|Paladar Villa Lagarto Restaurant at the edge of Cienfuegos Bay. Photo: Tom Shess|
PRIVATE DINING AT ITS BEST
For me, one of the perks of taking a Discovery /Gate 1 tour was learning how well the U.S. and Cuban guides assigned to us knew the ins and outs of Cuban cuisine. For one, they taught us what a paladares were. Aside from being delicious, a paladar is a small, usually private home converted into a public restaurant.
Throughout our tour of Cuba, we split our dining experiences between paladars and established restaurants, including amazing breakfasts and dinners at Hotel Jagua in Cienfuegos and Hotel Nacional in Havana.
So many of Cuba’s paladars do not have signage. It’s an adventure to wind through residential and urban streets to find your dining location. Our guides Norkis and Daniel led us to some unbelievable dining treasures.
Listen in to guide Daniel Guzman aboard our tour bus: “There has been a change in our lunch venue (pause for a scattered round of boos), but we have a treat for you (louder cheers). Today, we’re trying a new paladar. Gate 1 has asked us to check it out and that’s what we’re going to do. Odlavin Castellanos Castillo, one of Cuba’s top chefs, who this year won a major European chef competition, runs it. His place is called ArteChef and it’s located on the West side of Havana...”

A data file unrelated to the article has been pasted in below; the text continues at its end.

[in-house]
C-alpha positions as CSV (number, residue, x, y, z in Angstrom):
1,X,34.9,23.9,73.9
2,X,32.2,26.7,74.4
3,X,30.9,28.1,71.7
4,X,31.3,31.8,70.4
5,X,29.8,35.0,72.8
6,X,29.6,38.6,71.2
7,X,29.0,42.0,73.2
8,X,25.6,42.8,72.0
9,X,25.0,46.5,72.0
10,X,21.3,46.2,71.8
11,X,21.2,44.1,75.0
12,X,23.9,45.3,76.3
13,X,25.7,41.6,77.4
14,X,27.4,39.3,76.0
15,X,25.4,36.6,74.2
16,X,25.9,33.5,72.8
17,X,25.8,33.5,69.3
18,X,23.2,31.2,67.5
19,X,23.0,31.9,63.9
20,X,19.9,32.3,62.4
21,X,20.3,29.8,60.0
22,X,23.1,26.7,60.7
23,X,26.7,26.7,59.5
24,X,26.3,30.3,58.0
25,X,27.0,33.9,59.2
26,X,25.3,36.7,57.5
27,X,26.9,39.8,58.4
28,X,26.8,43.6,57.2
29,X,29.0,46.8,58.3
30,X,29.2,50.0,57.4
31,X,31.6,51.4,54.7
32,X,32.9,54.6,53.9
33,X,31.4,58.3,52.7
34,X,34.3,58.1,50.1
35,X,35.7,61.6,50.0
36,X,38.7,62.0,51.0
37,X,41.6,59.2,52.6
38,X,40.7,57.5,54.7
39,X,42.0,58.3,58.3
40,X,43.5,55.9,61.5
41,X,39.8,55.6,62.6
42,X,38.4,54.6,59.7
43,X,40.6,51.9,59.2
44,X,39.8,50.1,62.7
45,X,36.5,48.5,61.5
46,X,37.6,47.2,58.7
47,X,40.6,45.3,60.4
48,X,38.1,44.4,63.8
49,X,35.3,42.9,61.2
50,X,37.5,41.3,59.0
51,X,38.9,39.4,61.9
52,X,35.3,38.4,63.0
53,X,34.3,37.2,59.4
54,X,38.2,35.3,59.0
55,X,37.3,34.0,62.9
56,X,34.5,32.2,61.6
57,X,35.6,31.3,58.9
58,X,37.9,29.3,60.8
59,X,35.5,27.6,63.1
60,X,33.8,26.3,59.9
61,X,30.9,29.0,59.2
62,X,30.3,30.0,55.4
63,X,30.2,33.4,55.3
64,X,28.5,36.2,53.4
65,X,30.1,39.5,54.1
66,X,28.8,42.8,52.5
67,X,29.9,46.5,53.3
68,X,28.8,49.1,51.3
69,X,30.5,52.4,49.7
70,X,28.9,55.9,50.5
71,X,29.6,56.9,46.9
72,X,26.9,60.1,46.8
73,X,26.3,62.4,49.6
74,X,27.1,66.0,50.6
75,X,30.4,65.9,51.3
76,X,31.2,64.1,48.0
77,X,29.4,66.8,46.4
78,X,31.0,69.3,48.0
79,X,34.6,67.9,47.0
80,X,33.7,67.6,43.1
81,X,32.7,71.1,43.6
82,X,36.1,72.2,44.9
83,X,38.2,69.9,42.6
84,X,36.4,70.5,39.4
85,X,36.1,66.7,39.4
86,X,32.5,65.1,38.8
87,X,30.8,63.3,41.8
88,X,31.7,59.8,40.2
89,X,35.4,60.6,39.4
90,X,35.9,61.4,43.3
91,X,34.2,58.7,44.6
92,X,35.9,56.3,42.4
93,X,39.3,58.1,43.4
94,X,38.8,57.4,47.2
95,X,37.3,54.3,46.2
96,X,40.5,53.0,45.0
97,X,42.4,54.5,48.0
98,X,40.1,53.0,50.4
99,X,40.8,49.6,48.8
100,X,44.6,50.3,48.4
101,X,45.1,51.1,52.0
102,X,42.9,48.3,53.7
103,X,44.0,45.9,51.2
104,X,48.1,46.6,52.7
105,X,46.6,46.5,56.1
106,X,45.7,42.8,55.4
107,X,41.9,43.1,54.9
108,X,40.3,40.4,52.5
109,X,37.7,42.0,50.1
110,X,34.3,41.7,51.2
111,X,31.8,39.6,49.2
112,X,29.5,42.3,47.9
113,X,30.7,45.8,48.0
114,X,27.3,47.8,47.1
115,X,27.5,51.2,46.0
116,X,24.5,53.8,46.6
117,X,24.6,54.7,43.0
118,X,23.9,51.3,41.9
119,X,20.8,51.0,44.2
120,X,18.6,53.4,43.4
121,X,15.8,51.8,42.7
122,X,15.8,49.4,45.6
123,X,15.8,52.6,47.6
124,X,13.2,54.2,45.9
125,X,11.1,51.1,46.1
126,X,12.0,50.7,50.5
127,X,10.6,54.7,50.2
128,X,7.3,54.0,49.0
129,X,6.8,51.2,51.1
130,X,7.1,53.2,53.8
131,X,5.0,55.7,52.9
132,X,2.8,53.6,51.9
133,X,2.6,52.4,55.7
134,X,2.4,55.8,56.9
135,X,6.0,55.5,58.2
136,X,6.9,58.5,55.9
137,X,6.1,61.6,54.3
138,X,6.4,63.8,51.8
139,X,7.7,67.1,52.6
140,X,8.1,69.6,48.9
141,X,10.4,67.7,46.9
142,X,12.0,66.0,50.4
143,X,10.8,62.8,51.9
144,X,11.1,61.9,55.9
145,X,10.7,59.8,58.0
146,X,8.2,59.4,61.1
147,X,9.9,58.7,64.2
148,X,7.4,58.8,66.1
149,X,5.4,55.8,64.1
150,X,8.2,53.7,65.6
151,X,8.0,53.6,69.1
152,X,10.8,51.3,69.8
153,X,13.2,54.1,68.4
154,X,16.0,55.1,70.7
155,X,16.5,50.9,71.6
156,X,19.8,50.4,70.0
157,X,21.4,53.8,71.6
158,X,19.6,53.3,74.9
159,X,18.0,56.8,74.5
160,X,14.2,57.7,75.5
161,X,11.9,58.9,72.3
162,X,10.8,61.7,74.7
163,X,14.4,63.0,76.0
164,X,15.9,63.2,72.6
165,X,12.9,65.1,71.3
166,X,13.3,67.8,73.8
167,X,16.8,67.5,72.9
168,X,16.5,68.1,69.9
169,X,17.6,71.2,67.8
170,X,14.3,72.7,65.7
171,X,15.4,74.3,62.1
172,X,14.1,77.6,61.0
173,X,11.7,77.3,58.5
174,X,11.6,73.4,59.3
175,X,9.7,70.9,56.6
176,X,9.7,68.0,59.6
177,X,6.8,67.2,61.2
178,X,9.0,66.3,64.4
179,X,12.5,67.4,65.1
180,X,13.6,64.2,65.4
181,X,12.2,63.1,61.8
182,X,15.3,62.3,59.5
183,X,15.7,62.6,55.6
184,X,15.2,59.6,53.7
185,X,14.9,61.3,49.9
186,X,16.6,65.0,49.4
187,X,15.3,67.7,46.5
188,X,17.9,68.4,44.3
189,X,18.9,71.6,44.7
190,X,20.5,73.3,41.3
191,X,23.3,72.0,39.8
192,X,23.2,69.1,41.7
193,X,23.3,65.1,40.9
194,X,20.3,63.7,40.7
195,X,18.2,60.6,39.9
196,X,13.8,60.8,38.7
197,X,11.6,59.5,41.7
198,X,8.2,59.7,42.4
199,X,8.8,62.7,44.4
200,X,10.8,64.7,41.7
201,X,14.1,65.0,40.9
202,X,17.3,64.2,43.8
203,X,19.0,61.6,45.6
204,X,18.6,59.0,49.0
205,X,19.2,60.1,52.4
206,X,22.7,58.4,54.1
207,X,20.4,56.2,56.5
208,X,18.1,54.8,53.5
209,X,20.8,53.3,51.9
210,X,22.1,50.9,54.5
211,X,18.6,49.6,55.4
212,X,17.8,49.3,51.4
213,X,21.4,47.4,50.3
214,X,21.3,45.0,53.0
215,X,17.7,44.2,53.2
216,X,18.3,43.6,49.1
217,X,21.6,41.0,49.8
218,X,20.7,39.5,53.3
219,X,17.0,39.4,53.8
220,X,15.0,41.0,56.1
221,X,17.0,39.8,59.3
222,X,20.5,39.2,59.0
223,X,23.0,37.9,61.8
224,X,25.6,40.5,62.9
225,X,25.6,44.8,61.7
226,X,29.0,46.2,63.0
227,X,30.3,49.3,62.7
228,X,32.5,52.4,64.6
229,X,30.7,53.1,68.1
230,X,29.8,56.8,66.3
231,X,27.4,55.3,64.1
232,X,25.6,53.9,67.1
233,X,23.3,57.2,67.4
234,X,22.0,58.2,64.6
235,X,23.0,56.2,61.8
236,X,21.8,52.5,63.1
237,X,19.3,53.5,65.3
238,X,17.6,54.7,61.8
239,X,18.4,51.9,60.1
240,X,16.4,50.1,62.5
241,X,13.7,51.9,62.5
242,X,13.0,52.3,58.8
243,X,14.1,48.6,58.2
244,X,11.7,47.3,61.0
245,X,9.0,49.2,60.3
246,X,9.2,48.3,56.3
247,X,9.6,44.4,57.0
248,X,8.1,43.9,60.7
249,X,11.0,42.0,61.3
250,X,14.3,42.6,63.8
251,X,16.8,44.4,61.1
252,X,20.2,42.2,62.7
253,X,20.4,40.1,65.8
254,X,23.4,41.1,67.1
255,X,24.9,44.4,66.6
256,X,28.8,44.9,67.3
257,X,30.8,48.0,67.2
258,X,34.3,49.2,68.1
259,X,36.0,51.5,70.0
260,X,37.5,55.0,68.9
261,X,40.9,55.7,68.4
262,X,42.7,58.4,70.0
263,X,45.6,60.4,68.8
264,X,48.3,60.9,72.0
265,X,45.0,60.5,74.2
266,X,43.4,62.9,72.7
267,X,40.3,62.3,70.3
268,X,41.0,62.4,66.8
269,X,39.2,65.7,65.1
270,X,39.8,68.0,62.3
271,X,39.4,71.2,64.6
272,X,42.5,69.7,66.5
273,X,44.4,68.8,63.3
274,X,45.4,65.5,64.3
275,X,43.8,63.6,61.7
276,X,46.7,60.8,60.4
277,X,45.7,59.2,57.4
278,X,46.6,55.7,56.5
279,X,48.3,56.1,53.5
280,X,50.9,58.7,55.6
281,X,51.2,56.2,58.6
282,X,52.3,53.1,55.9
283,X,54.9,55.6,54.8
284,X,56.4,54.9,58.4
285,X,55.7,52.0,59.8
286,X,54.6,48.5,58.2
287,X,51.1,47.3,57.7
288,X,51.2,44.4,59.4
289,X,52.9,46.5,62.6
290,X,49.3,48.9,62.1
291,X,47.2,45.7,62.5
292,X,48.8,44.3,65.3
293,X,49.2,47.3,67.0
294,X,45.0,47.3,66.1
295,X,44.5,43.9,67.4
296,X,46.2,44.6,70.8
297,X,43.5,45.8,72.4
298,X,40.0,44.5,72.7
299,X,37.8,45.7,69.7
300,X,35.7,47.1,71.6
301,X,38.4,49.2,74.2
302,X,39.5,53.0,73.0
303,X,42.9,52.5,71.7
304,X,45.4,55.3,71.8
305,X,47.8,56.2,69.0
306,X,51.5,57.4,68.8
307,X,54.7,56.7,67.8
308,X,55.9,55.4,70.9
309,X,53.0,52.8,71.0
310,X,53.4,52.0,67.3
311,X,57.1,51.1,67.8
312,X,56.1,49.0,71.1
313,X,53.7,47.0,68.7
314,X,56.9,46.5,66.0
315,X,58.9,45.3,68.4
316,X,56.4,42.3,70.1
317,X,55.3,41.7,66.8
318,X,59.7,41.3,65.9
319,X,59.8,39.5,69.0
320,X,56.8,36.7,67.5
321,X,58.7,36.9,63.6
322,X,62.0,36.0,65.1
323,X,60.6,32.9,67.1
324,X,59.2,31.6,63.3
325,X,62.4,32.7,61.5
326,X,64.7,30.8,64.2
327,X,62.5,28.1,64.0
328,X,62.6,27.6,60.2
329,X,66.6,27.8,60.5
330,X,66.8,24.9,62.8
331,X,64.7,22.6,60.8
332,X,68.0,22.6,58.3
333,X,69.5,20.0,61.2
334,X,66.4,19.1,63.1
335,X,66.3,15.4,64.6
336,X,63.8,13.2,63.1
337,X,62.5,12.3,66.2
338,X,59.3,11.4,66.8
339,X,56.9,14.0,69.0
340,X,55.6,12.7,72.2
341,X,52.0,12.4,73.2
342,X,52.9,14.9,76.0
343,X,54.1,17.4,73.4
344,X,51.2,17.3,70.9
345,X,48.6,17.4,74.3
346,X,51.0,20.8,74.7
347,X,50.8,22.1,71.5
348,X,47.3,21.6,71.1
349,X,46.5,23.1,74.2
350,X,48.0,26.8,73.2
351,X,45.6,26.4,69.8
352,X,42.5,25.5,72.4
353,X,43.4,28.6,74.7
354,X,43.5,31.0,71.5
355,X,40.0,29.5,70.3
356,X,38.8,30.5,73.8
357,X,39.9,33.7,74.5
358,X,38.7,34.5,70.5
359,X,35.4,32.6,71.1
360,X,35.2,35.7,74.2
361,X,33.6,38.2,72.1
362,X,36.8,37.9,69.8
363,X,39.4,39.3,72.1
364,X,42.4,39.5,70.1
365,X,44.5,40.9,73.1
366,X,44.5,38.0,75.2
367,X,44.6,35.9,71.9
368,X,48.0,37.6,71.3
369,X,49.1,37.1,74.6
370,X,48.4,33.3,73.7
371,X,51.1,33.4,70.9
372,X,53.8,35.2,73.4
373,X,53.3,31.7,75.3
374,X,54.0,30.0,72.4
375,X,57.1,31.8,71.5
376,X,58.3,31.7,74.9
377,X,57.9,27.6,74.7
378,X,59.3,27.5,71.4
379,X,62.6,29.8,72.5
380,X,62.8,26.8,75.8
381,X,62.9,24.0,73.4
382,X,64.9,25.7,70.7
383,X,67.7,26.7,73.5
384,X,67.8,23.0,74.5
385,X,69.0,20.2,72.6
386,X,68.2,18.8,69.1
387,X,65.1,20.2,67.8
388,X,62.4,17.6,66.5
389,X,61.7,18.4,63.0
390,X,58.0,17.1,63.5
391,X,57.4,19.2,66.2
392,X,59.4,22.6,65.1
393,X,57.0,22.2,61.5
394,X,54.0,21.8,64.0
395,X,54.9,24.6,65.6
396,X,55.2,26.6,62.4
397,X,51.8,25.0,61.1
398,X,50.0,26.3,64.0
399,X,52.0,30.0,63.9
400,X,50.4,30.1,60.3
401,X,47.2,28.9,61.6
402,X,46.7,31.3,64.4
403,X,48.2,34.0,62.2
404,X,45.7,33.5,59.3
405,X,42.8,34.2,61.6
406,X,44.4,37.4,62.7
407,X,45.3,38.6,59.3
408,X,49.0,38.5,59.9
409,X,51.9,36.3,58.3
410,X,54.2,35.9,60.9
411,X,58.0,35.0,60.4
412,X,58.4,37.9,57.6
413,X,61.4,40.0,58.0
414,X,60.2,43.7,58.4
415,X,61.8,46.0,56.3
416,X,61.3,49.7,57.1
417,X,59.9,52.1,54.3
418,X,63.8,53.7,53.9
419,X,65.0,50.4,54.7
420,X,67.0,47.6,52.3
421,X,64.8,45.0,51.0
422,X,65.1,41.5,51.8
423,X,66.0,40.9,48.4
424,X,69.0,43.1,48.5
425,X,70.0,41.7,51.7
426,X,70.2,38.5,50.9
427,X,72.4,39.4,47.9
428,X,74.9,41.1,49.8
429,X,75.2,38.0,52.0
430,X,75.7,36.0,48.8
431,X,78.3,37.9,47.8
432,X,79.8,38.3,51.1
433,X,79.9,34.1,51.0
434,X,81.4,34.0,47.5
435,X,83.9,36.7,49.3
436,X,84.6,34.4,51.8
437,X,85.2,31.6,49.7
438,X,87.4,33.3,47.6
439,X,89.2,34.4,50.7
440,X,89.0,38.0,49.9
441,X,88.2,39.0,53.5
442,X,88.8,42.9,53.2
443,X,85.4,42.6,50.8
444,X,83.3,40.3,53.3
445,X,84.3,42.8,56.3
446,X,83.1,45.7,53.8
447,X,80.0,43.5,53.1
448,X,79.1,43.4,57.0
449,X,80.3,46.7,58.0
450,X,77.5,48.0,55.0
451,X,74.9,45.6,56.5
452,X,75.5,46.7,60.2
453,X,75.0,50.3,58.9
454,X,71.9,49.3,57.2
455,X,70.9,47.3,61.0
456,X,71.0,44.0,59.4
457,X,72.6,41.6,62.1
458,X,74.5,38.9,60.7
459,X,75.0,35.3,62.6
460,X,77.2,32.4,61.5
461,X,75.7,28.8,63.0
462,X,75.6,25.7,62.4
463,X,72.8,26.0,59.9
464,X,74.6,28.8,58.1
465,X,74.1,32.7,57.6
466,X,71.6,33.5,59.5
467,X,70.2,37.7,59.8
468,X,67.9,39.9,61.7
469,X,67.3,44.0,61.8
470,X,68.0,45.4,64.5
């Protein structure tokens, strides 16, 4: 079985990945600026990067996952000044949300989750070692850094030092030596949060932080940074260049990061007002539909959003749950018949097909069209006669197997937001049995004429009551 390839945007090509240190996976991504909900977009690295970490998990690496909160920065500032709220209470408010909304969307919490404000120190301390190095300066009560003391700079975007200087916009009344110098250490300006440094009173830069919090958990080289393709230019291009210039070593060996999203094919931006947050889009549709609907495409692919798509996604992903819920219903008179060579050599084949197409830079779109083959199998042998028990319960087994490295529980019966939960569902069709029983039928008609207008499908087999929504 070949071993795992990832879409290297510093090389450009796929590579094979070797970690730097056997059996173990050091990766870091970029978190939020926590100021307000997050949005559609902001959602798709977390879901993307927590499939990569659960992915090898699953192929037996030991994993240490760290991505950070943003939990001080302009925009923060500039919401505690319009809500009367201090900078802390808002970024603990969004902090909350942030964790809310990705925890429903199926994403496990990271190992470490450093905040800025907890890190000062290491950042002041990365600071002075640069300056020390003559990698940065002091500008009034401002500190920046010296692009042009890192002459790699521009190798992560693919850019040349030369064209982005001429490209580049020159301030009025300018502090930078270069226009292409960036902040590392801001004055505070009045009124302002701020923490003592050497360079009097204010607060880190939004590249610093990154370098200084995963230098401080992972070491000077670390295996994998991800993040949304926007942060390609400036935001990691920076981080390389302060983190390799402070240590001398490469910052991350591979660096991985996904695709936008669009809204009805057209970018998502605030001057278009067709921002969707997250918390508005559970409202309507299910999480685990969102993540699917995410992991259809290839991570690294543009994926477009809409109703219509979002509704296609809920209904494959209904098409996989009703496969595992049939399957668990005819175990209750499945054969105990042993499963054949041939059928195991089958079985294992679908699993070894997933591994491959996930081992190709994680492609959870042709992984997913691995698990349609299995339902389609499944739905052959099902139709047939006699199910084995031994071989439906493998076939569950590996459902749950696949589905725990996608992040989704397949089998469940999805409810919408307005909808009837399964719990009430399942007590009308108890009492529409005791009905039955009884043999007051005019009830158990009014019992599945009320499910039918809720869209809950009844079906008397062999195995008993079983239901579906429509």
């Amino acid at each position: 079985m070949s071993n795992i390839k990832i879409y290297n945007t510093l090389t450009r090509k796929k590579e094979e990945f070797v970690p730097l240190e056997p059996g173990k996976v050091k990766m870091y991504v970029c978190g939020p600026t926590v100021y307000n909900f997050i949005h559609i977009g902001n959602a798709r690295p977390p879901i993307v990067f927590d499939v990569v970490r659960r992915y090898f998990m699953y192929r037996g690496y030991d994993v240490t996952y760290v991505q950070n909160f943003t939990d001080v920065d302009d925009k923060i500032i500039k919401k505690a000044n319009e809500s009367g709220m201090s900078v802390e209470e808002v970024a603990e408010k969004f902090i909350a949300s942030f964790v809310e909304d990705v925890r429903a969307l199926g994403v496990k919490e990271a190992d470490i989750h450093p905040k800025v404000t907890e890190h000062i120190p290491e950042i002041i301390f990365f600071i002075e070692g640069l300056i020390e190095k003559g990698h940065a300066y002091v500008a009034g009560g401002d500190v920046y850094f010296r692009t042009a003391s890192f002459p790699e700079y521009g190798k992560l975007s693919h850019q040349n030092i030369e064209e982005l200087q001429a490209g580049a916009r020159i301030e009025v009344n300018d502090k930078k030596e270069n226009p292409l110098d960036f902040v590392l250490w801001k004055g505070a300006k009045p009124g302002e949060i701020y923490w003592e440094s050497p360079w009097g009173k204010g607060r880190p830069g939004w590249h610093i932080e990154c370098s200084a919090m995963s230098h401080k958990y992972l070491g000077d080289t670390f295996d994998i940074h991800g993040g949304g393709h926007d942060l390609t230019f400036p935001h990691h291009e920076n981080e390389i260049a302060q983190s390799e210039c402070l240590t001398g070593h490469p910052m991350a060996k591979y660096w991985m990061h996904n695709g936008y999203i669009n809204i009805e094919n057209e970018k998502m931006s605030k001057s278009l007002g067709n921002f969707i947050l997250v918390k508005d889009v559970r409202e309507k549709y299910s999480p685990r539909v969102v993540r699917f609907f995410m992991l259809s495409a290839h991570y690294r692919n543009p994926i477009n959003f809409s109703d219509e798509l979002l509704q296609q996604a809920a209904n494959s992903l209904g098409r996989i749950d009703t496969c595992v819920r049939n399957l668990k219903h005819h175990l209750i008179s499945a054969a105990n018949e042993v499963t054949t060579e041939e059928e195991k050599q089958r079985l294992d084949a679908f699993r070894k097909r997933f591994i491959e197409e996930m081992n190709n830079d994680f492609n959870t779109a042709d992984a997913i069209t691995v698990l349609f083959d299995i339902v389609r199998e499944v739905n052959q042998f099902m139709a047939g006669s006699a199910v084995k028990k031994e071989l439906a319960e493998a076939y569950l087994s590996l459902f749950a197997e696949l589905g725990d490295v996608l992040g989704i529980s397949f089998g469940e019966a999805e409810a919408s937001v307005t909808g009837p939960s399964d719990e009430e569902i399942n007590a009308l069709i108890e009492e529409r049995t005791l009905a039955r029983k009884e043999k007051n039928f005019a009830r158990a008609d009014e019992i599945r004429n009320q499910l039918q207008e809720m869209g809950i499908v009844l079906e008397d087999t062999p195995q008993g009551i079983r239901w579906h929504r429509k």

SAMPLE OF CUBAN PALADARS:
--Restaurante La Paella
--Villa Lagarto Restaurante
Calle 35 # 45 e /. Ave 0 and Litoral, La Punta , Cienfuegos , Cuba
|Paladar Il Divino, Southeast Havana. Photo: Michael Shess|
|Paladar La Moraleja, Havana, near Hotel Nacional|
|Cooking demonstration by Chef Castillo of ArteChef, Havana. Photo: Mike Shess|
|Birthday surprise for Michael Shess from group and staff of Villa La Garto Restaurante, Cienfuegos. |
Photo: Bruce Henderson
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